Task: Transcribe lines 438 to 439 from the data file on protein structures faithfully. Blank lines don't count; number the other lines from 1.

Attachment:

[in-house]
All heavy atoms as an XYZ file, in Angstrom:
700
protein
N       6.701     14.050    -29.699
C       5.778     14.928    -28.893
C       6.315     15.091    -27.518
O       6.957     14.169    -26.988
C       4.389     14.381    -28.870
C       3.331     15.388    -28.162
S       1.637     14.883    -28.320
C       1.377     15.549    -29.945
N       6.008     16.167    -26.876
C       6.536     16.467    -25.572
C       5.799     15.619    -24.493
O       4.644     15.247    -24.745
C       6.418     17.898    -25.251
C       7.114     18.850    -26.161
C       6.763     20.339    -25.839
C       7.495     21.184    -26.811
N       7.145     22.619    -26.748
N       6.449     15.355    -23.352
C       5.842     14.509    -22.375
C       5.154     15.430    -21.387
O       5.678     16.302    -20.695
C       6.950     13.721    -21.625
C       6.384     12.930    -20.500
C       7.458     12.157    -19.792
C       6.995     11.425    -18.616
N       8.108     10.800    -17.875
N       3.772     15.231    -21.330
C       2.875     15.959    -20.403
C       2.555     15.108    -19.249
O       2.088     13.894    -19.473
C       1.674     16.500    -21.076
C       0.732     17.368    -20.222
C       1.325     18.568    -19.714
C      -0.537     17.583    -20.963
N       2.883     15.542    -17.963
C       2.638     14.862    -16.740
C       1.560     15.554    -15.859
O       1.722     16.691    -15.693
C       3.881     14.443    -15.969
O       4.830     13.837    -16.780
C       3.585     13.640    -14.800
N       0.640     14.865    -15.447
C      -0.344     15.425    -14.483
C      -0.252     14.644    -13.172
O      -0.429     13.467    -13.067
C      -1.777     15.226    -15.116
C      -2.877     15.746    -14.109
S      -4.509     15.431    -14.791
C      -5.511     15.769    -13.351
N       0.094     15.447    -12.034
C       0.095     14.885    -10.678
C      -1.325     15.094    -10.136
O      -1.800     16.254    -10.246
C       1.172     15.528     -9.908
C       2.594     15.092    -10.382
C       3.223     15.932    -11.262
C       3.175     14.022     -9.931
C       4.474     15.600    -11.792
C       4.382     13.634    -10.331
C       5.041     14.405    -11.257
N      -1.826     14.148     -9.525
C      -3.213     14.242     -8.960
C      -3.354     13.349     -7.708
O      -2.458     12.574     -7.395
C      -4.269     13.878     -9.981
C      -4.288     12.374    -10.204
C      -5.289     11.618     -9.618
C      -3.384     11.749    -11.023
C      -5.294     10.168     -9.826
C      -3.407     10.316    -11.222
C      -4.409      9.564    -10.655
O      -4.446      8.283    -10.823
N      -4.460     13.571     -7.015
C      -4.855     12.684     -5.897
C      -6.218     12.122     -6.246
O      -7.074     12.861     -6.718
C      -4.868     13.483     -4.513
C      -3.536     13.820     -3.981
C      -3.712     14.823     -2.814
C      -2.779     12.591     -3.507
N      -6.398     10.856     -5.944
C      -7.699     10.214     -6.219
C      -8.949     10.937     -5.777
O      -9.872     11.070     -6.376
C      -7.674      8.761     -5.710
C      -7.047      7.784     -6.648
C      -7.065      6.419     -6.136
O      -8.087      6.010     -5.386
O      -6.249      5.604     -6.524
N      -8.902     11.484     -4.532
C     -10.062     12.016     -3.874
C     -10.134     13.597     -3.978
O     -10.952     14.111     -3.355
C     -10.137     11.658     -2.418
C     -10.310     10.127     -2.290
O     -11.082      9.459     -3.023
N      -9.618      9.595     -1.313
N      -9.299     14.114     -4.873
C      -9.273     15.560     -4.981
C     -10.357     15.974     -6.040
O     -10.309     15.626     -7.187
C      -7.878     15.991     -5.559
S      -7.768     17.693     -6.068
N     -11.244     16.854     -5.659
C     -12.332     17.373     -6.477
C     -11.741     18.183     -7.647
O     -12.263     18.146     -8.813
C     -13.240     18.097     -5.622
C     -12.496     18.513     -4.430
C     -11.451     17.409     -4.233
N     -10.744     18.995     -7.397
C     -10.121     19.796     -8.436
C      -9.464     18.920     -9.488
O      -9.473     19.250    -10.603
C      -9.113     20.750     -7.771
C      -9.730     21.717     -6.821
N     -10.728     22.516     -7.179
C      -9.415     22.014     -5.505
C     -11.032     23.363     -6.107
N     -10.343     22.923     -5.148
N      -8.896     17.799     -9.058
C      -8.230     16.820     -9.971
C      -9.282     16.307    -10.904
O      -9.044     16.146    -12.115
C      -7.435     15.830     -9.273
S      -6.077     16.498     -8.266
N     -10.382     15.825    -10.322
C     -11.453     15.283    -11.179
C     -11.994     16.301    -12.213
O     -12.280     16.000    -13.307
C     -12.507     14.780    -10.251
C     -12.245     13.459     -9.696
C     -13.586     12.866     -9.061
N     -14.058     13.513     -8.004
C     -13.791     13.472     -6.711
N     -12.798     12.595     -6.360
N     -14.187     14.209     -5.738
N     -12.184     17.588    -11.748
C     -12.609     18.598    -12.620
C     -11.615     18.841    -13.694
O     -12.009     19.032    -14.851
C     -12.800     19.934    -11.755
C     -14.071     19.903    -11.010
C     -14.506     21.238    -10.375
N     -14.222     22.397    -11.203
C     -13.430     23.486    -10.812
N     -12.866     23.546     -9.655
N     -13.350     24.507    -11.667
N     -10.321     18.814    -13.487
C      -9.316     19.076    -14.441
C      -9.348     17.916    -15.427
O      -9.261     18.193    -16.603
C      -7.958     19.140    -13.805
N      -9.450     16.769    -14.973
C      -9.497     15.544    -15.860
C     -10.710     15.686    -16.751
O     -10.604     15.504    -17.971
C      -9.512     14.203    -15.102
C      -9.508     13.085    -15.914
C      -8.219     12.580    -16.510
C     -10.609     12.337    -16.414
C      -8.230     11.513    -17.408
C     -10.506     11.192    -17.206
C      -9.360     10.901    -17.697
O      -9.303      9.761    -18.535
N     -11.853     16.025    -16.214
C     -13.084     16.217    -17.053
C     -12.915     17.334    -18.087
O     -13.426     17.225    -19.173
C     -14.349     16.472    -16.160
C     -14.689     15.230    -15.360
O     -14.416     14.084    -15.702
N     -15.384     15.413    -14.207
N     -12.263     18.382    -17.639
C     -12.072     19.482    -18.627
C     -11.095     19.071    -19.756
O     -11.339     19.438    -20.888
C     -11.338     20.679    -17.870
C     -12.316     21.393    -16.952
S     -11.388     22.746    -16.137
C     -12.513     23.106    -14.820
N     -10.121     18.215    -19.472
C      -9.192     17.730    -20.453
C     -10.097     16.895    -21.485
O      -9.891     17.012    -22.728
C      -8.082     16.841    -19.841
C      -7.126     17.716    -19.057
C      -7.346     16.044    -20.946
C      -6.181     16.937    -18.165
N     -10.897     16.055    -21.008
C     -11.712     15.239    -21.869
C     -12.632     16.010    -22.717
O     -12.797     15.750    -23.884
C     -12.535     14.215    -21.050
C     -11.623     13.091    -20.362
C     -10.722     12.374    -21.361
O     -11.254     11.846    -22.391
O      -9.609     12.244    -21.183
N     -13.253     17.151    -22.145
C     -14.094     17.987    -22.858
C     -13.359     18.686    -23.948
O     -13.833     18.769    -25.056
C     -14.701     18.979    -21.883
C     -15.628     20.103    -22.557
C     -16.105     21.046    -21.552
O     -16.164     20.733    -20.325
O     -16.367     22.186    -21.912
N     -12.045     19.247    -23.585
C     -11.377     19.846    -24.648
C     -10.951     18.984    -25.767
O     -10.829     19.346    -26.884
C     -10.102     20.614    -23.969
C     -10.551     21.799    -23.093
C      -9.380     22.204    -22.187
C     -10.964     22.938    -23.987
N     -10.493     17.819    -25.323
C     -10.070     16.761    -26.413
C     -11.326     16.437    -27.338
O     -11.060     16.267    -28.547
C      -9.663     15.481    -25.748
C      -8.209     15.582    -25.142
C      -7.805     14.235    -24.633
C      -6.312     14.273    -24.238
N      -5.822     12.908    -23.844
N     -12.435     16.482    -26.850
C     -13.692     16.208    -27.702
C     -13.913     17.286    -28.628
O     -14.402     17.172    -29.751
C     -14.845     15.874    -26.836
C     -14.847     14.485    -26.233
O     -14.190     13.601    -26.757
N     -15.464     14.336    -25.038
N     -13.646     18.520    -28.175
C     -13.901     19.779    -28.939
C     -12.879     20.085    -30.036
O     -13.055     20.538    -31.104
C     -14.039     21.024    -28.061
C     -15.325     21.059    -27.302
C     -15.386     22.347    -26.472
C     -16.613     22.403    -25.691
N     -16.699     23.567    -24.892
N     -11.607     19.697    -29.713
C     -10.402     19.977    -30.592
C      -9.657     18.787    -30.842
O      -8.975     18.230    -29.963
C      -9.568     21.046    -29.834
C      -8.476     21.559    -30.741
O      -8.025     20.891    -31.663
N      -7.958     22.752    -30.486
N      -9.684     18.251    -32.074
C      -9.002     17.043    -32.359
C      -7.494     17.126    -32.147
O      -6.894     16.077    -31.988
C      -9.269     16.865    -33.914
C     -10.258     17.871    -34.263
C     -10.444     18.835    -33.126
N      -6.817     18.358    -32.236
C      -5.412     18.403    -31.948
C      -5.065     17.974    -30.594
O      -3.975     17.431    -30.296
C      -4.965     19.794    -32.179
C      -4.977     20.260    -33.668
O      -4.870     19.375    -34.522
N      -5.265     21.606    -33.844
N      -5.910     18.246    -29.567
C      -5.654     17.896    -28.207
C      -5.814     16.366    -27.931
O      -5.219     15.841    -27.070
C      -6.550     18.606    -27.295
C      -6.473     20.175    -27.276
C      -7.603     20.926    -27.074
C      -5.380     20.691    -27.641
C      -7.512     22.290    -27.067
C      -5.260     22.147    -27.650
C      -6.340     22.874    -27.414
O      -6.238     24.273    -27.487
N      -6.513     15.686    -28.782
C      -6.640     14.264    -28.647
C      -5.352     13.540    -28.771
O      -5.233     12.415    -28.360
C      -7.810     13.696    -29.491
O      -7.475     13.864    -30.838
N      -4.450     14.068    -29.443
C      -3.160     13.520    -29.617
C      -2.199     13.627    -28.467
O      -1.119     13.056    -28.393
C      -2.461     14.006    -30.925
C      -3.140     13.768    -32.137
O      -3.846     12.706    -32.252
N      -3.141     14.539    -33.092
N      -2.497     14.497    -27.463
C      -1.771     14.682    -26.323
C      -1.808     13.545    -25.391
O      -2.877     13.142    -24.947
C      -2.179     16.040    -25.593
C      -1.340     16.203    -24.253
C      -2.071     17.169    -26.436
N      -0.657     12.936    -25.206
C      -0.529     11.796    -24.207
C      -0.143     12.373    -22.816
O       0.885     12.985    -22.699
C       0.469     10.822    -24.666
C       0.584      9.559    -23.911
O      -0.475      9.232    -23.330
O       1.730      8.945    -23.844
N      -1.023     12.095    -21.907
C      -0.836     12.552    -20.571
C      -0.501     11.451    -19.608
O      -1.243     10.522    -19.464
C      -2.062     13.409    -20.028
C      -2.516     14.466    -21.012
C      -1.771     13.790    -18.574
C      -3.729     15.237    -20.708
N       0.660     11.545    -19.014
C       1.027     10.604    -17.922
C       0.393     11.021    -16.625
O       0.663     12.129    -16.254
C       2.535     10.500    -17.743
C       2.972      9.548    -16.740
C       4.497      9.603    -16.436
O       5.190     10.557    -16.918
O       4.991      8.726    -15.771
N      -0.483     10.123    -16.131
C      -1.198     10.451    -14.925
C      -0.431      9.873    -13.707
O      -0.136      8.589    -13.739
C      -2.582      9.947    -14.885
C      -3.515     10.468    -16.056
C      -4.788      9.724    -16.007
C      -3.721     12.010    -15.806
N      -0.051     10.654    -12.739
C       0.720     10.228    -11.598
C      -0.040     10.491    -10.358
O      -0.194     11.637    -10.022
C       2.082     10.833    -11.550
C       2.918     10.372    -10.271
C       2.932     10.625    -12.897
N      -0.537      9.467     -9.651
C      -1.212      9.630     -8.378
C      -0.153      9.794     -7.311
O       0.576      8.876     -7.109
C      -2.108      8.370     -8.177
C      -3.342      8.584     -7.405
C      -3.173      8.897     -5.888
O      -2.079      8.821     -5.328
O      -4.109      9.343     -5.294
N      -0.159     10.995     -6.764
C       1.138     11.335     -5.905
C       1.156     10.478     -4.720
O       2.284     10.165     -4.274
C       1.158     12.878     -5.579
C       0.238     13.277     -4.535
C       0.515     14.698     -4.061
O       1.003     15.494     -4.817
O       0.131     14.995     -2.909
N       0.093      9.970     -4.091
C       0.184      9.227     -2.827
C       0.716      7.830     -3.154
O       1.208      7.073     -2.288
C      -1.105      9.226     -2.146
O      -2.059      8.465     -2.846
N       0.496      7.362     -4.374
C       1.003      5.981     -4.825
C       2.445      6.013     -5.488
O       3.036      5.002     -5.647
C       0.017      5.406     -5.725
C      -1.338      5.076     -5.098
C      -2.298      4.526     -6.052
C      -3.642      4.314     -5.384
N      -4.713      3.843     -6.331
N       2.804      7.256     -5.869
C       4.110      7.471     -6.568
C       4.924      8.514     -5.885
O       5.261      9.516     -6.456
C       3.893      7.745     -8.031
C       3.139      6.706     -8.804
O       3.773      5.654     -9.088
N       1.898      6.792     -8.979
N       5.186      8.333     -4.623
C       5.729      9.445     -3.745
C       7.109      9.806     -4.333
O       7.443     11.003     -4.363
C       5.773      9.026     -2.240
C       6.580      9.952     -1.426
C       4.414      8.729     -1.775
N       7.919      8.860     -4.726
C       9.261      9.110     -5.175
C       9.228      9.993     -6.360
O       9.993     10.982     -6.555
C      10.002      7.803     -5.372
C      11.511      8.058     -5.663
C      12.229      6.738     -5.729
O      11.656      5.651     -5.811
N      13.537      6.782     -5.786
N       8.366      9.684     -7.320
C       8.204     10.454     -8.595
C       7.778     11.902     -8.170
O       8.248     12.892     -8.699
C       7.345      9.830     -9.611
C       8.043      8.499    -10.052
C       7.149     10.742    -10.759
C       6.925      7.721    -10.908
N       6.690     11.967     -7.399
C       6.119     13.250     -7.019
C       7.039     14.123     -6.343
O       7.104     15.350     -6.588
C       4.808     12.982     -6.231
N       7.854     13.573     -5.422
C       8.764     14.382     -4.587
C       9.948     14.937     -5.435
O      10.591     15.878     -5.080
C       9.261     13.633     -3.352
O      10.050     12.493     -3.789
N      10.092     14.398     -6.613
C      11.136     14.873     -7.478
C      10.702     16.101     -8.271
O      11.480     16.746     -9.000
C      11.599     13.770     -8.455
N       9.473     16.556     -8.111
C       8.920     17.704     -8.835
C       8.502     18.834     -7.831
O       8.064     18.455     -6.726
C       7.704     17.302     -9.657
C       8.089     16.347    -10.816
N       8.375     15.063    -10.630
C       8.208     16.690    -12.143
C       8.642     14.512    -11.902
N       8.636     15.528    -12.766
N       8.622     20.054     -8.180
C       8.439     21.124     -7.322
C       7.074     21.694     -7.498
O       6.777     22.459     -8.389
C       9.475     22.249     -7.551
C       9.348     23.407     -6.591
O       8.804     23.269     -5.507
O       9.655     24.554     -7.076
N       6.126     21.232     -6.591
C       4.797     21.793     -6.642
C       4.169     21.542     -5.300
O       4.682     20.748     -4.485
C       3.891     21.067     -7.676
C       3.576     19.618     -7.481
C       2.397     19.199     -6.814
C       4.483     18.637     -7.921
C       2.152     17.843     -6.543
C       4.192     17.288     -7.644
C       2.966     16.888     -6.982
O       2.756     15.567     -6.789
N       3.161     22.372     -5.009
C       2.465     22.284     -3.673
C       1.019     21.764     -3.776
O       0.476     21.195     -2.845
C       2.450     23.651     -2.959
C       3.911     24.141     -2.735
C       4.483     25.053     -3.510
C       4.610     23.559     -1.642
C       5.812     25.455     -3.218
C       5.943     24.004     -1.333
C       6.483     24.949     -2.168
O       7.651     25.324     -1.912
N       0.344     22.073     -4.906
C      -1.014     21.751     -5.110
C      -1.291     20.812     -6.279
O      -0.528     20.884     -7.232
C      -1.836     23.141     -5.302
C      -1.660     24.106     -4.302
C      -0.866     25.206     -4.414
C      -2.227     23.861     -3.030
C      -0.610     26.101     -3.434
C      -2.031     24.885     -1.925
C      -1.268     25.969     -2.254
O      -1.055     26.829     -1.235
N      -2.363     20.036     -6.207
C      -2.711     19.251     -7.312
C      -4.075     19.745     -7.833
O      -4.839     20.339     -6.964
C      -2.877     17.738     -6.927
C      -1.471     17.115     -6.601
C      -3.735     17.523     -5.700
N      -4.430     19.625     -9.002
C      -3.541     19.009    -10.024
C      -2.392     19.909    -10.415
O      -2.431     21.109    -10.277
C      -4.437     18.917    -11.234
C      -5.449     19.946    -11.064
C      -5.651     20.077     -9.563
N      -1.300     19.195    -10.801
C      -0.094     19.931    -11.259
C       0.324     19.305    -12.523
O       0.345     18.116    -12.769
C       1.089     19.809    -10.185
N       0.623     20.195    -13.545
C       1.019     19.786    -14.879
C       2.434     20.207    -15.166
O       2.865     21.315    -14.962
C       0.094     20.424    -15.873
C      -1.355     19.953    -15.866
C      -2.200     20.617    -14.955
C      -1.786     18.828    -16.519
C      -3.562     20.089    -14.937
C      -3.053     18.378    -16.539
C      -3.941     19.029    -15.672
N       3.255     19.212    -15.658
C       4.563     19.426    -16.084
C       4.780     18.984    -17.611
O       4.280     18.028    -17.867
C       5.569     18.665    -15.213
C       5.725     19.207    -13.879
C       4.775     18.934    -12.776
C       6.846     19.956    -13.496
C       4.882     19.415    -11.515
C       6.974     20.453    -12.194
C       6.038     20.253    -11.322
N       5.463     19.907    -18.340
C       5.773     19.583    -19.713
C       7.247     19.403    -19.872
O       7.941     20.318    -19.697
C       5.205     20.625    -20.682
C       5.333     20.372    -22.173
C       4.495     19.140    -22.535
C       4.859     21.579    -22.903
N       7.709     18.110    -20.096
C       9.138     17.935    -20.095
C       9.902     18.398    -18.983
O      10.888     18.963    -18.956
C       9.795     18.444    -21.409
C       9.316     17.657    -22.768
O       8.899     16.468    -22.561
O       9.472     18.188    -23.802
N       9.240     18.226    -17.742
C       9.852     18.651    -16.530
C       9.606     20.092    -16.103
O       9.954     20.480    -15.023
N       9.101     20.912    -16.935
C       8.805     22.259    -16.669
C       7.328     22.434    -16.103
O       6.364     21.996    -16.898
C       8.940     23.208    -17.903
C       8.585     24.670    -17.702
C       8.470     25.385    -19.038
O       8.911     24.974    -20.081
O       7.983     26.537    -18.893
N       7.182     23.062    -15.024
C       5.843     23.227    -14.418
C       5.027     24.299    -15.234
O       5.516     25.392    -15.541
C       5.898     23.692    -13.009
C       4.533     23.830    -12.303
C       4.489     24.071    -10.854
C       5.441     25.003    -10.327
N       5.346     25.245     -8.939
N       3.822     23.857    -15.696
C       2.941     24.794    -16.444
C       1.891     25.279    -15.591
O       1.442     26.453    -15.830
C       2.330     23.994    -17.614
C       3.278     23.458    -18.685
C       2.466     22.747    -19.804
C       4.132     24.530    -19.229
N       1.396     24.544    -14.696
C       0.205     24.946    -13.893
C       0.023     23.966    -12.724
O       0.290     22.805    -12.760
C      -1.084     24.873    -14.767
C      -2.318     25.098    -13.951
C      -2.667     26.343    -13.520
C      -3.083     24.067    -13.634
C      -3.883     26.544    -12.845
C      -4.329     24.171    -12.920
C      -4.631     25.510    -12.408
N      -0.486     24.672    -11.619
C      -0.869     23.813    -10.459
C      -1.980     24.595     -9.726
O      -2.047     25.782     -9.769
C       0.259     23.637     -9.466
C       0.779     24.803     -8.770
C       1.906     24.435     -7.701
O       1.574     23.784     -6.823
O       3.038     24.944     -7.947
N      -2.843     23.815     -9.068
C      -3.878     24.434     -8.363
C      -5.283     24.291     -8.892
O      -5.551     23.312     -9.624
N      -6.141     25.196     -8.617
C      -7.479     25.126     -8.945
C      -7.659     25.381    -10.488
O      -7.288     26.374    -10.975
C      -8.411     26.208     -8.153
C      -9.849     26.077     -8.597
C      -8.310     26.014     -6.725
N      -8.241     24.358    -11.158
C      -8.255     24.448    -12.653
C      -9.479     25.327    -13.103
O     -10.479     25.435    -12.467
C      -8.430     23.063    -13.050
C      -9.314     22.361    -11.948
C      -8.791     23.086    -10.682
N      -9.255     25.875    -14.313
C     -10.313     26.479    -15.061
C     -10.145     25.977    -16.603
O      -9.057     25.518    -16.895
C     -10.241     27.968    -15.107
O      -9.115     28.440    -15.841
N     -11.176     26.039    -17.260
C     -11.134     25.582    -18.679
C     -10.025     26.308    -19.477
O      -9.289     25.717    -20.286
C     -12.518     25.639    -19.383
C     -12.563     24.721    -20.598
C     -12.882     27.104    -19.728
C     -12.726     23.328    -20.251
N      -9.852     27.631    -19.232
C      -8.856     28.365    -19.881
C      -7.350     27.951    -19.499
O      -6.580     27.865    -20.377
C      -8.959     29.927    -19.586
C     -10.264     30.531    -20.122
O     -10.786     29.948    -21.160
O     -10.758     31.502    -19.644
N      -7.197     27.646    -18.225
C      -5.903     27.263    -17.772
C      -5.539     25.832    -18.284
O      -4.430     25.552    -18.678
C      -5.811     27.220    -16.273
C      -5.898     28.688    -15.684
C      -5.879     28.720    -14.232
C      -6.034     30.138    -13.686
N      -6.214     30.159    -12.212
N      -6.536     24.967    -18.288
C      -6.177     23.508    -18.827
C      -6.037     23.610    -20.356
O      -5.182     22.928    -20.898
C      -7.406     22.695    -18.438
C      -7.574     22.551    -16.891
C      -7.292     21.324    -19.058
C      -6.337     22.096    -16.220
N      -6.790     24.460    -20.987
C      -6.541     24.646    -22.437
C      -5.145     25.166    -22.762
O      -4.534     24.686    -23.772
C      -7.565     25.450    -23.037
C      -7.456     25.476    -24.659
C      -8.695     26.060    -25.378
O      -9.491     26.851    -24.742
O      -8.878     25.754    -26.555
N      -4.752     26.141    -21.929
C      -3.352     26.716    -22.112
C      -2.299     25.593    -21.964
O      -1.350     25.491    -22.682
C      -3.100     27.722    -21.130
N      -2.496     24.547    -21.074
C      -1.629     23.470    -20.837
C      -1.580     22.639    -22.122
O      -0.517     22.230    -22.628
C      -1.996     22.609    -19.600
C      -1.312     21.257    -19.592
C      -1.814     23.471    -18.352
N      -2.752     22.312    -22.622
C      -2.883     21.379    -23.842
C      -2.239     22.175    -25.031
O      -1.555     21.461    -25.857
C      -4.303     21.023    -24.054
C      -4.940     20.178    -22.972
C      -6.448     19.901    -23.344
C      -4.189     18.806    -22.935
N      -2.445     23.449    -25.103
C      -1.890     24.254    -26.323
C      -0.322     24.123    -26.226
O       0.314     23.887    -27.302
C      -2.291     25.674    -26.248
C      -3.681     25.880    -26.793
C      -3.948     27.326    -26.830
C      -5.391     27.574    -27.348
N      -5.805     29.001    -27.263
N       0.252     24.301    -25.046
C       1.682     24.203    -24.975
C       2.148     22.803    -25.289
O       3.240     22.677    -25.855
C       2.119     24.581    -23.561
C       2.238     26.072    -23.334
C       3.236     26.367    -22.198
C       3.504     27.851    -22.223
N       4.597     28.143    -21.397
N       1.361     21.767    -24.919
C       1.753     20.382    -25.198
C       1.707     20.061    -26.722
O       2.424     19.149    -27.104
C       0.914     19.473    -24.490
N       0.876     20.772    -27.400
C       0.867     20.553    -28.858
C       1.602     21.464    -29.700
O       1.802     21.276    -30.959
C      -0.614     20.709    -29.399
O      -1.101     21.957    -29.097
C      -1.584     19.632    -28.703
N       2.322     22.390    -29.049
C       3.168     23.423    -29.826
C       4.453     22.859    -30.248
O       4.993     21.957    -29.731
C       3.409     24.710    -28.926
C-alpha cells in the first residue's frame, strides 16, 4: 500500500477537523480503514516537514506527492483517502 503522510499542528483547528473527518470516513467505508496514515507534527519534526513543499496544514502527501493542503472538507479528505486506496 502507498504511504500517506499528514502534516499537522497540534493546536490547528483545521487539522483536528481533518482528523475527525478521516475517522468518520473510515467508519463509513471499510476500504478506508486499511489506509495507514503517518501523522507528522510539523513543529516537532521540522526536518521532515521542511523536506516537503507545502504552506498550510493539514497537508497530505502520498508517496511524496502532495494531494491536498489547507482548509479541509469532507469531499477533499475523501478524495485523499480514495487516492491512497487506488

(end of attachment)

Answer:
C       9.348     23.407     -6.591
O       8.804     23.269     -5.507